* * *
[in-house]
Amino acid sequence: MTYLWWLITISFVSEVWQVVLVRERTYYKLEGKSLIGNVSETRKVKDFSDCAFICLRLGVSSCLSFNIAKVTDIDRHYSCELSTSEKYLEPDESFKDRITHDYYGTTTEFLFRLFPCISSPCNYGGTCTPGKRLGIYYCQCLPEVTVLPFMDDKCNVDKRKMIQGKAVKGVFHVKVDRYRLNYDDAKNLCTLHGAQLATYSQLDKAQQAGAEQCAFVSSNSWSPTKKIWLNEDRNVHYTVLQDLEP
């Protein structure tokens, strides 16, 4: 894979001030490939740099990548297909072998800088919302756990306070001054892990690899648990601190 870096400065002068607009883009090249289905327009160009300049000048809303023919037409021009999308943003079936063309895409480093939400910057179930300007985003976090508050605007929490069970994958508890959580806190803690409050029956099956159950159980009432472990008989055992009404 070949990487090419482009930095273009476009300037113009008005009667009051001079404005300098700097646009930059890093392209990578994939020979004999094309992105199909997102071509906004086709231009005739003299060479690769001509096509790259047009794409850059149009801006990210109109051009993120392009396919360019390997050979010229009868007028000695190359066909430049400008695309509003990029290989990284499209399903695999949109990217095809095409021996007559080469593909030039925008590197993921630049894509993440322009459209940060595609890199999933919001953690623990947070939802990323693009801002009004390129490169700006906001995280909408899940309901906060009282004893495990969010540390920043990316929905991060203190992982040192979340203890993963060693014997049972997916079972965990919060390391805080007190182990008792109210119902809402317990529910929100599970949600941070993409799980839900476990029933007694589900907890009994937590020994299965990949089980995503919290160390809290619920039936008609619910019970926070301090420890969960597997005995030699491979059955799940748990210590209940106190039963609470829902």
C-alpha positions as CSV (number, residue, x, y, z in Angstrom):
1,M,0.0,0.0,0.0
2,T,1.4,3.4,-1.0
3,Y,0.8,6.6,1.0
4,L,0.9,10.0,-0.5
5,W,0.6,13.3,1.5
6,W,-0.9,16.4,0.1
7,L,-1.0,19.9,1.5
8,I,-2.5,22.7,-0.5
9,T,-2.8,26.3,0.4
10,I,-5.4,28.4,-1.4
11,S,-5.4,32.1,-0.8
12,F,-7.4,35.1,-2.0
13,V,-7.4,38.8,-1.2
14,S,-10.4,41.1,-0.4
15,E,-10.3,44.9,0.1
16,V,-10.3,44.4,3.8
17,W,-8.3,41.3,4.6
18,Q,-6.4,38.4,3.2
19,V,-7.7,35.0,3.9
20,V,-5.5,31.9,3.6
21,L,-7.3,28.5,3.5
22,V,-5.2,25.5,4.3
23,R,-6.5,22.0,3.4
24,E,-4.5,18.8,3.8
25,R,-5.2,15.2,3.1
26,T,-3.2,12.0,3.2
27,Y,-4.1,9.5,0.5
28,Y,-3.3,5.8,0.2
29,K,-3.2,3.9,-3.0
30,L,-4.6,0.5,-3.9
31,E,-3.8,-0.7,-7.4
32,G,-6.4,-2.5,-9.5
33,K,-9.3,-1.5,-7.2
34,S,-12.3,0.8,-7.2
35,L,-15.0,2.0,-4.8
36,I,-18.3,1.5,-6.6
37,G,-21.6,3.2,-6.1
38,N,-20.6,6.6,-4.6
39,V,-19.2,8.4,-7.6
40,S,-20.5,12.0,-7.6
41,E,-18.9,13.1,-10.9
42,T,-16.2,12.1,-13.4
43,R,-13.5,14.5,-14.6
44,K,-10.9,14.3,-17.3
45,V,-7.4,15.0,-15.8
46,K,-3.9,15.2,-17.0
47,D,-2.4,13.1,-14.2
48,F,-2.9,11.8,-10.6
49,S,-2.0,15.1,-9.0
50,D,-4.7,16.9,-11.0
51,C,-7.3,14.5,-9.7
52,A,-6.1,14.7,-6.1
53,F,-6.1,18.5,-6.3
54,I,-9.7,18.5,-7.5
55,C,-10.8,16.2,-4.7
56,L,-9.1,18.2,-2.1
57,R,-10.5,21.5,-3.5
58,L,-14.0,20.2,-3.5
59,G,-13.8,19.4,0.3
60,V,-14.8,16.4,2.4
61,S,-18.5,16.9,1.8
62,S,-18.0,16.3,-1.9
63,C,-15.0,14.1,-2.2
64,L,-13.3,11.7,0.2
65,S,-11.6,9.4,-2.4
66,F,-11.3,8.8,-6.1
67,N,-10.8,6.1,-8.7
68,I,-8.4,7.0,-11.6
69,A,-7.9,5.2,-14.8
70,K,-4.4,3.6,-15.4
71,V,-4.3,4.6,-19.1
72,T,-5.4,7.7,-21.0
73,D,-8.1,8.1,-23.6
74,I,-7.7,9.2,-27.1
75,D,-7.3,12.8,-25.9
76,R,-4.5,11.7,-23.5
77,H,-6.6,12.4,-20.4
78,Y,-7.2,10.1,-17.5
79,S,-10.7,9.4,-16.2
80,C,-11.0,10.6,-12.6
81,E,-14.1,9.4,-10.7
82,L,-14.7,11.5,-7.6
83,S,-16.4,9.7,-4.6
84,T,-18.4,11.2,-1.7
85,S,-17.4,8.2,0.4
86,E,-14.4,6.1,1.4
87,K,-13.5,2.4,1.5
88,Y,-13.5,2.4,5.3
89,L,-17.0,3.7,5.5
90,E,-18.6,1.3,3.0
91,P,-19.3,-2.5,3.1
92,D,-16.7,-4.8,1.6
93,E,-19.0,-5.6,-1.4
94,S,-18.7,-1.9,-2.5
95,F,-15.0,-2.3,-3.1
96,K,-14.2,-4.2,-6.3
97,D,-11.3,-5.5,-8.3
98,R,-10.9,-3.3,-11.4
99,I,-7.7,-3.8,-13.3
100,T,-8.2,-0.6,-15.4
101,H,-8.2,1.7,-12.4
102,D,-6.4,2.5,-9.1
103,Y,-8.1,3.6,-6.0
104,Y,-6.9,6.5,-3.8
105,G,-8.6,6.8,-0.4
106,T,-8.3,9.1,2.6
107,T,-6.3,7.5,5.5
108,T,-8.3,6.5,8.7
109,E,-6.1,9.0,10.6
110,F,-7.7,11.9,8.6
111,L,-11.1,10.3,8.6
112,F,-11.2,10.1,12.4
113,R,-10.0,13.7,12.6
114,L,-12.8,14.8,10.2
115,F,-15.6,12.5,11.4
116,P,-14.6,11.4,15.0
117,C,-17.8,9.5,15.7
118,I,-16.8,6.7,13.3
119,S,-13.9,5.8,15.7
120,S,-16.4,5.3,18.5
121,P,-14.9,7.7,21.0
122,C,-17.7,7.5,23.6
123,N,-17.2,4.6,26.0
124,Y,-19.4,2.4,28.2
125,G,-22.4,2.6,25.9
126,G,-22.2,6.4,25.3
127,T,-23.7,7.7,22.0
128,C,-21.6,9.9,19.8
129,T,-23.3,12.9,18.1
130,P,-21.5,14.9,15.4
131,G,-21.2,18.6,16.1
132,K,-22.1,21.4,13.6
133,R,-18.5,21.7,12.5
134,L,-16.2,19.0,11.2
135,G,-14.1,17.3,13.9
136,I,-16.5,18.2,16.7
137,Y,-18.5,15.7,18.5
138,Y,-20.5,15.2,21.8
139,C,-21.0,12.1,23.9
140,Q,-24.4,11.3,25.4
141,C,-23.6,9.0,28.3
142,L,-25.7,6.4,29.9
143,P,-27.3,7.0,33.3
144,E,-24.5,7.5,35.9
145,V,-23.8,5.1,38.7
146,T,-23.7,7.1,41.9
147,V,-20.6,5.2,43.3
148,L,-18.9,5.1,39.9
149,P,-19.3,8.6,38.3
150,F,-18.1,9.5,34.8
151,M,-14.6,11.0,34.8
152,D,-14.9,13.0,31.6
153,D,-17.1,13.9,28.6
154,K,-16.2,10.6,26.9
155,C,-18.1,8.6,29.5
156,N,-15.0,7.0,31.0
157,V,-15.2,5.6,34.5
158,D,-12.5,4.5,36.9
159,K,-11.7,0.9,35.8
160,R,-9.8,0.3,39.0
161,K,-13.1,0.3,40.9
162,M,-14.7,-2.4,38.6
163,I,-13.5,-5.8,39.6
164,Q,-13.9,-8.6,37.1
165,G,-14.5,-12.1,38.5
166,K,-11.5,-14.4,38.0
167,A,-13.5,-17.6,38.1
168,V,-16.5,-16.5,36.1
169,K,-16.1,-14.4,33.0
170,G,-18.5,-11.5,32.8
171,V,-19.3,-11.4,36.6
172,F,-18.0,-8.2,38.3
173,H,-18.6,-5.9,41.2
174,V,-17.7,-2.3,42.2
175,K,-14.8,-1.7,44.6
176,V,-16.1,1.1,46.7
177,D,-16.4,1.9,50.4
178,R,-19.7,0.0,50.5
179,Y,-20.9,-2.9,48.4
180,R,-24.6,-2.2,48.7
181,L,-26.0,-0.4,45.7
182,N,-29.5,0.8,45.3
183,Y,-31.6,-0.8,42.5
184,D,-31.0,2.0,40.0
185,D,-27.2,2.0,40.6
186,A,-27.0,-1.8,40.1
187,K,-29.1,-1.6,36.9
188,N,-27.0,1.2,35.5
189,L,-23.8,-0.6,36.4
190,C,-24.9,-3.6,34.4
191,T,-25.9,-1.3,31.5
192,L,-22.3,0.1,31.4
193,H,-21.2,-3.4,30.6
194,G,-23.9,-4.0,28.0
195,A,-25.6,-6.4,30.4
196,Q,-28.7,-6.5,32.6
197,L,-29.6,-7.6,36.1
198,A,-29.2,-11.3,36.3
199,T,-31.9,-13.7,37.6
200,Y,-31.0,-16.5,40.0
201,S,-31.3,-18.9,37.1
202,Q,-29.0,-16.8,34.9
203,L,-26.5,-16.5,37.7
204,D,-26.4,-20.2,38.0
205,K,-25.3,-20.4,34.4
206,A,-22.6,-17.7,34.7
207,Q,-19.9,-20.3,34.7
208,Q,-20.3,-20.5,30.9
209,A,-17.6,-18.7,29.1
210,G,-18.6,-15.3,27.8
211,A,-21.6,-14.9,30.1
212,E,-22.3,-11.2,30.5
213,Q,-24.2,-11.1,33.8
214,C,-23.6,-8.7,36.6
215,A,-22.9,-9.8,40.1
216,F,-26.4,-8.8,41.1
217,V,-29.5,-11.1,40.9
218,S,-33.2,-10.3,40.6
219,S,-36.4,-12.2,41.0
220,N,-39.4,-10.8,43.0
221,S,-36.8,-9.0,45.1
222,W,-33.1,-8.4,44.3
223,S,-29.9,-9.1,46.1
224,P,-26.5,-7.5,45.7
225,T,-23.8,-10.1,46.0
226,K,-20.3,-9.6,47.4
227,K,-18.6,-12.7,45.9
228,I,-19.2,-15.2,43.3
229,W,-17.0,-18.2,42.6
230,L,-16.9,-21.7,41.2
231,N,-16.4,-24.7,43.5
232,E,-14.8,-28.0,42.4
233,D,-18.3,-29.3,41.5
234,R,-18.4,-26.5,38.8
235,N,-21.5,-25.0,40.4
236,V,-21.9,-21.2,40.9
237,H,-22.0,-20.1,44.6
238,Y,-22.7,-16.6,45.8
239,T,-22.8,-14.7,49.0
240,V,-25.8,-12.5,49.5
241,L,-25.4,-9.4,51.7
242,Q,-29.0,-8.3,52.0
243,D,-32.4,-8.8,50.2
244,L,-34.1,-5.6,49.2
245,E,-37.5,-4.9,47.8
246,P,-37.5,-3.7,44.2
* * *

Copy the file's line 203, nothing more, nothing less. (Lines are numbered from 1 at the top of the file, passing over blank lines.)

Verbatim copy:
199,T,-31.9,-13.7,37.6